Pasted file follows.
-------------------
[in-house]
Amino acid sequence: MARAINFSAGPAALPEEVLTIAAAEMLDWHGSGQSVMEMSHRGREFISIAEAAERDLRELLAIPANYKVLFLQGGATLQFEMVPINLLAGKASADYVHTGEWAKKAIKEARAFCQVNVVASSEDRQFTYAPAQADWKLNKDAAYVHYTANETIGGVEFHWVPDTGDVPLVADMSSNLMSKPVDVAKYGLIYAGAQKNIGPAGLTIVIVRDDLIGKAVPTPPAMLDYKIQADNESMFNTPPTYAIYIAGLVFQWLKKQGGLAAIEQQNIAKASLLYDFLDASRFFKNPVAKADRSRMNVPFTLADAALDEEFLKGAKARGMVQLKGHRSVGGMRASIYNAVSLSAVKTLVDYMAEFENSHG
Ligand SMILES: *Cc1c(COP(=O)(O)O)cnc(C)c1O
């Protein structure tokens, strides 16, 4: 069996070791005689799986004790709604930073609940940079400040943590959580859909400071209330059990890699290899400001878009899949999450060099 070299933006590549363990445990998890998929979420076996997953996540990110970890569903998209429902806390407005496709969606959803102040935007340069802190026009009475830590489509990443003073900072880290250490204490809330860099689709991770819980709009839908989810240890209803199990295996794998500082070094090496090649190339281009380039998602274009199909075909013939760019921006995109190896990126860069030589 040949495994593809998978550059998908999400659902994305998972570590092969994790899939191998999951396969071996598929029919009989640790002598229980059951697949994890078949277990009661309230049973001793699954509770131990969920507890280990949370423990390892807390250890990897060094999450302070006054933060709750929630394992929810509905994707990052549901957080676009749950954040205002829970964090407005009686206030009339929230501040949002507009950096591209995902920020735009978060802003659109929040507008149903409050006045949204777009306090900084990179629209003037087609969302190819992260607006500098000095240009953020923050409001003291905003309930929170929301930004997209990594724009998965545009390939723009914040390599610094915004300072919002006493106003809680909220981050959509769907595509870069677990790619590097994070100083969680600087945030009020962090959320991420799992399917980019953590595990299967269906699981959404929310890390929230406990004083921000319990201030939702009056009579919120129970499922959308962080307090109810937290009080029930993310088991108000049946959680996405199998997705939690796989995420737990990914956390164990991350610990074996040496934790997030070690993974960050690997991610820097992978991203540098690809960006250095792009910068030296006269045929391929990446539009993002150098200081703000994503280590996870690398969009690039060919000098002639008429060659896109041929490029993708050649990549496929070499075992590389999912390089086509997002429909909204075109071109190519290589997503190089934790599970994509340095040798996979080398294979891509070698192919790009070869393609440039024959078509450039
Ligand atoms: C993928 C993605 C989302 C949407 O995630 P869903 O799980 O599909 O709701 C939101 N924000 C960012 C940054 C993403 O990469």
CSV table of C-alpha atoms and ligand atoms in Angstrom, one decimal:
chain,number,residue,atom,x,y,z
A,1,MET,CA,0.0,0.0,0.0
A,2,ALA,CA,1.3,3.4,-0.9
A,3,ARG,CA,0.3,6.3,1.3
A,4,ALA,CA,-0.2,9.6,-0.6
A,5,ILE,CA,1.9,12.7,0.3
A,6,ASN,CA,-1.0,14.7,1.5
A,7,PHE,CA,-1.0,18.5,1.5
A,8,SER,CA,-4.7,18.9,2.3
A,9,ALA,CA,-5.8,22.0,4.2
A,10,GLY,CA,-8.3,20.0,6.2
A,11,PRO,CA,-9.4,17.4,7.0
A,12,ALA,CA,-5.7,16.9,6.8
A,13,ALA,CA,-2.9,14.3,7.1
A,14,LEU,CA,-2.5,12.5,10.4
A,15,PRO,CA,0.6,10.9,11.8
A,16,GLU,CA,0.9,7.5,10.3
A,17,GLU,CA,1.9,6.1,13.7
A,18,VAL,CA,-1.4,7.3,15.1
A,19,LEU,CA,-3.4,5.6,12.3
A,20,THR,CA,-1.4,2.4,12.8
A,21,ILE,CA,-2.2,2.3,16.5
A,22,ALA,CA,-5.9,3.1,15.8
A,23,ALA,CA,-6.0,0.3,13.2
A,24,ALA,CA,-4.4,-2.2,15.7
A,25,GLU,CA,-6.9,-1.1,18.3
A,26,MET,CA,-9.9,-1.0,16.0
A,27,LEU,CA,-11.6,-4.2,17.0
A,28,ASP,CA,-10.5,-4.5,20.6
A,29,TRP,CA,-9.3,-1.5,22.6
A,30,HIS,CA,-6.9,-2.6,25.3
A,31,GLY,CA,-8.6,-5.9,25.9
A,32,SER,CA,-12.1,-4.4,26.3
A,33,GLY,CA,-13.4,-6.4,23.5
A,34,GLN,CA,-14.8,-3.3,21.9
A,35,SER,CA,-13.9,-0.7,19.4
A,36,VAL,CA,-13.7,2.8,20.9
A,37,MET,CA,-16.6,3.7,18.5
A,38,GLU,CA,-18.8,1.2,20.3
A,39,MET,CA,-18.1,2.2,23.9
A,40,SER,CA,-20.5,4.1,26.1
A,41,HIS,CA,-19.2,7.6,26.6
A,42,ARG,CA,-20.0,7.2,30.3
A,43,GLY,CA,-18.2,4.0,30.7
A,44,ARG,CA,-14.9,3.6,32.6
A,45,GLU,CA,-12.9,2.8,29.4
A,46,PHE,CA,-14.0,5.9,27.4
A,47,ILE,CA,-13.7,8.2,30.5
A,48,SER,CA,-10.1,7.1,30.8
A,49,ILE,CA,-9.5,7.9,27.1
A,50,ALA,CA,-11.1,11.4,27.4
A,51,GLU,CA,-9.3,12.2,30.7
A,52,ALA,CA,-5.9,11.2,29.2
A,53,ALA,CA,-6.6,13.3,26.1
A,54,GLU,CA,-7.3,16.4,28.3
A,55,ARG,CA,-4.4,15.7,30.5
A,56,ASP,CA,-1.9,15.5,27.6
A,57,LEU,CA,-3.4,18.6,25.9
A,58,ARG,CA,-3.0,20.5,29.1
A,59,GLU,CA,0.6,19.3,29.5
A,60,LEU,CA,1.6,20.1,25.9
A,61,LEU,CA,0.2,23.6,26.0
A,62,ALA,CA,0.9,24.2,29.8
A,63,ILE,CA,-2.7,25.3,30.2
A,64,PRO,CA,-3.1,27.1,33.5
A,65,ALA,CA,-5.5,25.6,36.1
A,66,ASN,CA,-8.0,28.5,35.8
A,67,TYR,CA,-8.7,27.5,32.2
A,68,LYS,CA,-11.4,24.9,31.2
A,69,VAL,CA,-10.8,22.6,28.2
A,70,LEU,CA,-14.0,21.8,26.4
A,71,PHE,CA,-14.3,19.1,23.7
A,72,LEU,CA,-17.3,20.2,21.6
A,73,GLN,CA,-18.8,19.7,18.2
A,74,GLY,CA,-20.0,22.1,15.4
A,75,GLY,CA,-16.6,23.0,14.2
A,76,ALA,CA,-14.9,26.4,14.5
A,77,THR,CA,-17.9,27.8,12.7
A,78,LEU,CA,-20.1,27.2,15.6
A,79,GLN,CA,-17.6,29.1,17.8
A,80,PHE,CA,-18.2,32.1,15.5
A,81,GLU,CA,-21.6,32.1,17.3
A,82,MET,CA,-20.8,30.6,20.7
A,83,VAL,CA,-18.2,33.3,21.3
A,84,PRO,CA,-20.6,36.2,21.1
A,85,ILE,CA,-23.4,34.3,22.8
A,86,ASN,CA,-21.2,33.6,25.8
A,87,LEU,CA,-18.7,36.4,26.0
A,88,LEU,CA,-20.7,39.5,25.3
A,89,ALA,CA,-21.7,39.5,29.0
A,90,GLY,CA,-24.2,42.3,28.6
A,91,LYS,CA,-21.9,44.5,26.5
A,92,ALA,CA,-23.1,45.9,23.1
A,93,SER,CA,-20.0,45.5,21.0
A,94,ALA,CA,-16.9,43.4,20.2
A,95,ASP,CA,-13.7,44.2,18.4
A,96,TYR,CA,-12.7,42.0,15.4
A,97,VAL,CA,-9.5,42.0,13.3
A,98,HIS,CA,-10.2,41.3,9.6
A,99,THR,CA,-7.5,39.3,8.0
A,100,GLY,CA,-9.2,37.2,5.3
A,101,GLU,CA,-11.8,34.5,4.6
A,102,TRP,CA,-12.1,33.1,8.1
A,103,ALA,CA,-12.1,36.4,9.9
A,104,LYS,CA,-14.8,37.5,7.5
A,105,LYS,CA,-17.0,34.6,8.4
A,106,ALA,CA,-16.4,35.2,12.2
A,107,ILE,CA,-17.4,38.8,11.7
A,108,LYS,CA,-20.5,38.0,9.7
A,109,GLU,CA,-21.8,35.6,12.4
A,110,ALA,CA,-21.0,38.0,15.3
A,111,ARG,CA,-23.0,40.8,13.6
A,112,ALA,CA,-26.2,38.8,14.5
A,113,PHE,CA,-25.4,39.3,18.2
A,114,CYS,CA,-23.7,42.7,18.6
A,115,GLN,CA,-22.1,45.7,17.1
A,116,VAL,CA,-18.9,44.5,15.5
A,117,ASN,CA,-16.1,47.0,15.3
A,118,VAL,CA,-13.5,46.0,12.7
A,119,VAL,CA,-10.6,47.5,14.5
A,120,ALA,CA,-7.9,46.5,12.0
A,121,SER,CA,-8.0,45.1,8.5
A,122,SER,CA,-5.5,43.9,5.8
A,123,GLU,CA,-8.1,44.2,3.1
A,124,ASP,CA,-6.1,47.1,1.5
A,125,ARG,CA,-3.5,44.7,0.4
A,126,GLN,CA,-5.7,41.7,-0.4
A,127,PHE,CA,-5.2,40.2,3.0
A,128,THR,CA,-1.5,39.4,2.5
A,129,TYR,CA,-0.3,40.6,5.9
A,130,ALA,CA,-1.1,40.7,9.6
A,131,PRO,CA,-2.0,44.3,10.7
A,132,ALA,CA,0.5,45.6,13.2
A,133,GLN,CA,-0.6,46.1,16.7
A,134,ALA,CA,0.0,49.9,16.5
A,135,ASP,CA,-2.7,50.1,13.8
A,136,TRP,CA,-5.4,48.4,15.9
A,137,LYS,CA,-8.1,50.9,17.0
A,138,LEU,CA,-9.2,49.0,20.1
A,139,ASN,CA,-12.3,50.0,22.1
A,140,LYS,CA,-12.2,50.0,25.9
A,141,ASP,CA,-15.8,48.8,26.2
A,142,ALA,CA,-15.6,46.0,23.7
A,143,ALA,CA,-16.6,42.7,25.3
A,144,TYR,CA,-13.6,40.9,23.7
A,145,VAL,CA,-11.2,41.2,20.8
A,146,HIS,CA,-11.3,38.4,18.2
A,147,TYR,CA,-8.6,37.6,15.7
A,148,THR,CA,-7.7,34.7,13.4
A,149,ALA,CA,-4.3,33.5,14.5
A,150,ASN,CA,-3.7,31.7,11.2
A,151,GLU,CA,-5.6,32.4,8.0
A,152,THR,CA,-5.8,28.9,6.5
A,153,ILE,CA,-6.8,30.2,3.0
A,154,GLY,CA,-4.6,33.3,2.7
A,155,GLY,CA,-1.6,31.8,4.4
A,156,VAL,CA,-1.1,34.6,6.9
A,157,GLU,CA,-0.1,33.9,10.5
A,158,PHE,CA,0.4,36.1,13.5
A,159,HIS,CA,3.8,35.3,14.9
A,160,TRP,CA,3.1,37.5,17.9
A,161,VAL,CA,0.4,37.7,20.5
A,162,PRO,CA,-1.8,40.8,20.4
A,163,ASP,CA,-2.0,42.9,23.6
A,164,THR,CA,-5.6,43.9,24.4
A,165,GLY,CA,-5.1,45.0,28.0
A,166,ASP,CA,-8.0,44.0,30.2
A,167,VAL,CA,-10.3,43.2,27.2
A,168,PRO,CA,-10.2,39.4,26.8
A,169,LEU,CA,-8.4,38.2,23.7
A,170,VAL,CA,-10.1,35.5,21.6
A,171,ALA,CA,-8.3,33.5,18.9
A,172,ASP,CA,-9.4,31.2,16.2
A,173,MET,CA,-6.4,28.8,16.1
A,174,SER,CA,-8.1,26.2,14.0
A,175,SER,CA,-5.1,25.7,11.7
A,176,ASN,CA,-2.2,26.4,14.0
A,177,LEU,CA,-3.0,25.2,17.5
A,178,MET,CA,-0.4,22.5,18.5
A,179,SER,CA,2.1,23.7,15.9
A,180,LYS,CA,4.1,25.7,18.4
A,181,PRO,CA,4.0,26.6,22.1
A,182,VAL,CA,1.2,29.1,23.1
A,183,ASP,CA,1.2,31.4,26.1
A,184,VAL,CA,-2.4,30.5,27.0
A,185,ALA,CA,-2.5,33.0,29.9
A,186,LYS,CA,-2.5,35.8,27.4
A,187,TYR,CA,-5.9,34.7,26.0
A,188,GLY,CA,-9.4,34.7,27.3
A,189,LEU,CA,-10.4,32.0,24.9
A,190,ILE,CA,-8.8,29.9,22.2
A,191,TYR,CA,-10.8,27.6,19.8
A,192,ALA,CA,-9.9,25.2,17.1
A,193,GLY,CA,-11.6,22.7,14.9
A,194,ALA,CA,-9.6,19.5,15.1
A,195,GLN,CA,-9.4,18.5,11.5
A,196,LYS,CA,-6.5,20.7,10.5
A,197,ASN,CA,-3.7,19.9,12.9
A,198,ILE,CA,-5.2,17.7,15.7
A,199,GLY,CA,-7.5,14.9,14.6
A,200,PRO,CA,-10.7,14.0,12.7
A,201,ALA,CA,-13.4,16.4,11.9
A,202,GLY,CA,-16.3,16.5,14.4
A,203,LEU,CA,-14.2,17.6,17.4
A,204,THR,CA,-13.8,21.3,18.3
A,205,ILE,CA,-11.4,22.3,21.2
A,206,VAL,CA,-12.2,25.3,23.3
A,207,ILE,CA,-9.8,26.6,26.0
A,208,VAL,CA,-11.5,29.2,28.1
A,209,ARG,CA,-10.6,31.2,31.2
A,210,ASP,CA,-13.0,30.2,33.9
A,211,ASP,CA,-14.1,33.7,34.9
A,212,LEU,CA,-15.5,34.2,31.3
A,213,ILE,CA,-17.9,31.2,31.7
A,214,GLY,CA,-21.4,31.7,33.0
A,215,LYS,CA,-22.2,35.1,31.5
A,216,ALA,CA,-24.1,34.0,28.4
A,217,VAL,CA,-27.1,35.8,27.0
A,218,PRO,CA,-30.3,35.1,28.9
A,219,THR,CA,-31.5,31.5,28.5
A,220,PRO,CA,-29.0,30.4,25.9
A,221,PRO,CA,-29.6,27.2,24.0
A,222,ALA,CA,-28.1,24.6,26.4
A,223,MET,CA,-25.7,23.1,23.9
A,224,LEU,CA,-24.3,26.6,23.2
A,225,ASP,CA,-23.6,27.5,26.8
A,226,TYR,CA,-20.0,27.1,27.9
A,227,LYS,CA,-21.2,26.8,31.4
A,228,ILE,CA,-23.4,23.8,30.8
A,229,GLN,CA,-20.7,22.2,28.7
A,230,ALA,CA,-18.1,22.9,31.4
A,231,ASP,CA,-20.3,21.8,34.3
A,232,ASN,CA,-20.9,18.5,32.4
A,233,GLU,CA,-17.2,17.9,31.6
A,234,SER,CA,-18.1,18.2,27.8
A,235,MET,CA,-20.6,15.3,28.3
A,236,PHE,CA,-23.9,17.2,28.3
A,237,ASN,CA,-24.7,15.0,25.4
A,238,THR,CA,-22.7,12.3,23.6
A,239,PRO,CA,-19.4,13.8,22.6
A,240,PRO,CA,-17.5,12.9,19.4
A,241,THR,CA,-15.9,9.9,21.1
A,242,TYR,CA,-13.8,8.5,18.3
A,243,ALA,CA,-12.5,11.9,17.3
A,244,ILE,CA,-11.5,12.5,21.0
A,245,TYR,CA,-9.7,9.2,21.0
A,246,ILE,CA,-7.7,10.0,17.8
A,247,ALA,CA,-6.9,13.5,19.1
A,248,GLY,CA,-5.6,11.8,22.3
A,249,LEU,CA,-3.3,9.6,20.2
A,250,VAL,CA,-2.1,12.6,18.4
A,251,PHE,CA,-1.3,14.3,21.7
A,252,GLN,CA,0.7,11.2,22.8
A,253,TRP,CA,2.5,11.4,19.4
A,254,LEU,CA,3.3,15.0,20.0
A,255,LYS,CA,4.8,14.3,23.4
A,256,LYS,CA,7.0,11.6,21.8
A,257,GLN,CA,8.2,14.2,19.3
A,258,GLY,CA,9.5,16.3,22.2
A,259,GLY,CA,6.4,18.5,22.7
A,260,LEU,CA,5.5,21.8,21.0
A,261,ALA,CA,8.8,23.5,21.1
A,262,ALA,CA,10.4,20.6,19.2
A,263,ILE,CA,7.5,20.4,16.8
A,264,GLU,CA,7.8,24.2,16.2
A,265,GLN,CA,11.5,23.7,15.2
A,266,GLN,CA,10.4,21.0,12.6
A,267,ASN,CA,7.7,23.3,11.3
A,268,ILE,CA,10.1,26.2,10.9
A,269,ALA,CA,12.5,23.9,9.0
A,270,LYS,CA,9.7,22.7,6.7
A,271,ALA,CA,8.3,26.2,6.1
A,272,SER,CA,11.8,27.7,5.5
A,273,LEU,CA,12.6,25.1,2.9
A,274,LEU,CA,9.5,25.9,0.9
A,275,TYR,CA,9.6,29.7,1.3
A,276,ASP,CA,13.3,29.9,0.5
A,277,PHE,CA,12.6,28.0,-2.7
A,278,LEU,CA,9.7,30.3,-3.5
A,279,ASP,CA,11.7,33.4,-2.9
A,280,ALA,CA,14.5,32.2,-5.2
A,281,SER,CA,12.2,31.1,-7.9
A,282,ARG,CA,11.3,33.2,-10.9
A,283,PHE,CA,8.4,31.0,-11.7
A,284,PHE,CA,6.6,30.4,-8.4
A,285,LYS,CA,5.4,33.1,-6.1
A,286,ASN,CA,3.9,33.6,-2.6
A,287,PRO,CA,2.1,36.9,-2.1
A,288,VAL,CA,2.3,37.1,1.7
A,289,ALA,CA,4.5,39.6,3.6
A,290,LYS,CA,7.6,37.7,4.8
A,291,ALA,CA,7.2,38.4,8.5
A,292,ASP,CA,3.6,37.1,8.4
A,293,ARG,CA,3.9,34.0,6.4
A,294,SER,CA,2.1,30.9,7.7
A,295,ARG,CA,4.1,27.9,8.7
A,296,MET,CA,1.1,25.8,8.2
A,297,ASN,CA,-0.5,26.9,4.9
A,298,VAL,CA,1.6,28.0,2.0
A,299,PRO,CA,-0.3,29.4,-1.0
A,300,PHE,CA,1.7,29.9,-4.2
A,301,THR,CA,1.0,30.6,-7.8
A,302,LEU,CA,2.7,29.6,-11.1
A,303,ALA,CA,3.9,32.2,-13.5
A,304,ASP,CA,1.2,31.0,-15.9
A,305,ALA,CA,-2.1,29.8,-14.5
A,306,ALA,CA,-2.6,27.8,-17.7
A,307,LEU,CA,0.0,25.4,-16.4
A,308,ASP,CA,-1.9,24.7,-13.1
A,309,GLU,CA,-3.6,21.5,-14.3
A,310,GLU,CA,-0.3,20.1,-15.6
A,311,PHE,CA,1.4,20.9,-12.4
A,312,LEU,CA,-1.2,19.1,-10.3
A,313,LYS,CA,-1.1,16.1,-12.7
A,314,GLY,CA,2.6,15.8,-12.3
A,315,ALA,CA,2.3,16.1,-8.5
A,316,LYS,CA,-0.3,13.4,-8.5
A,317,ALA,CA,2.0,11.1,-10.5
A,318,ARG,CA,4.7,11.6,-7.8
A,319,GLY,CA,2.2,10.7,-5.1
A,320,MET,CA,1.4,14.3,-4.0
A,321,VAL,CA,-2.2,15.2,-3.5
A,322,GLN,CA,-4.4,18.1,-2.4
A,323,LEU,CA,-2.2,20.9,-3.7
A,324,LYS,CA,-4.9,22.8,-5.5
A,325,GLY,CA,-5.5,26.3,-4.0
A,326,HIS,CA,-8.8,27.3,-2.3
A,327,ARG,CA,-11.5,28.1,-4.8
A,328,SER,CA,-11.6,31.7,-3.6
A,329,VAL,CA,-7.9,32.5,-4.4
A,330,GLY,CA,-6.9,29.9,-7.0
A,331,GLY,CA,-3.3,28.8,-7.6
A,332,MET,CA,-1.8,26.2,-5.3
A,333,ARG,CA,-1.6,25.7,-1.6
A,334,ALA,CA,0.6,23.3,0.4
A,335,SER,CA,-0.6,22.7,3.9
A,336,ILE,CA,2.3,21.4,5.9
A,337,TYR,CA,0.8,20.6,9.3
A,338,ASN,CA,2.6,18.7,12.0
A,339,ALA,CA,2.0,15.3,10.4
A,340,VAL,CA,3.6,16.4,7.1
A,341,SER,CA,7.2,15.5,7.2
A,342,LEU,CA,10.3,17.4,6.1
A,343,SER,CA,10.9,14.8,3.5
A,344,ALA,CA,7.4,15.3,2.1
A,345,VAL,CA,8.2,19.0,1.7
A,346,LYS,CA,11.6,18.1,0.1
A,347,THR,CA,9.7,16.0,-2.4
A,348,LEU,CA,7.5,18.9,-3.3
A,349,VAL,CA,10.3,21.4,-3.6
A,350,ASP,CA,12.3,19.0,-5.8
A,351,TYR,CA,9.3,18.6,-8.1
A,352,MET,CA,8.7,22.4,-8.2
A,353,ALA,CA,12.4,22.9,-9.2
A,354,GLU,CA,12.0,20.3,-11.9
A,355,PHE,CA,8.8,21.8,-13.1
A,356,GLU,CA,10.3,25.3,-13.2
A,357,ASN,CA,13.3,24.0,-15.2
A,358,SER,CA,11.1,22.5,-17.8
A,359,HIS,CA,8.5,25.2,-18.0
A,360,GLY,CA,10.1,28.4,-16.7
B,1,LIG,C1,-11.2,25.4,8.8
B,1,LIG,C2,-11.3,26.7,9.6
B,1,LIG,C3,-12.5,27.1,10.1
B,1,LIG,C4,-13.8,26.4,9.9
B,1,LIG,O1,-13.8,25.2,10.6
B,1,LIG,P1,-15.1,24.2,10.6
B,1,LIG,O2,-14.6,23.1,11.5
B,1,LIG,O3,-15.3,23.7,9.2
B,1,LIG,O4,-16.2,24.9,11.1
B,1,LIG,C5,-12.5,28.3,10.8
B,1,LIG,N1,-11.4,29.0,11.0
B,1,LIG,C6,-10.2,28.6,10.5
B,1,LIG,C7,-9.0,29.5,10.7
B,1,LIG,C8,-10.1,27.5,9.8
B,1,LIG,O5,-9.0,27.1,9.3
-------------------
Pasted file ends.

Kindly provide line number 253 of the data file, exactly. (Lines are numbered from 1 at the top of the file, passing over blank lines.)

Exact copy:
A,246,ILE,CA,-7.7,10.0,17.8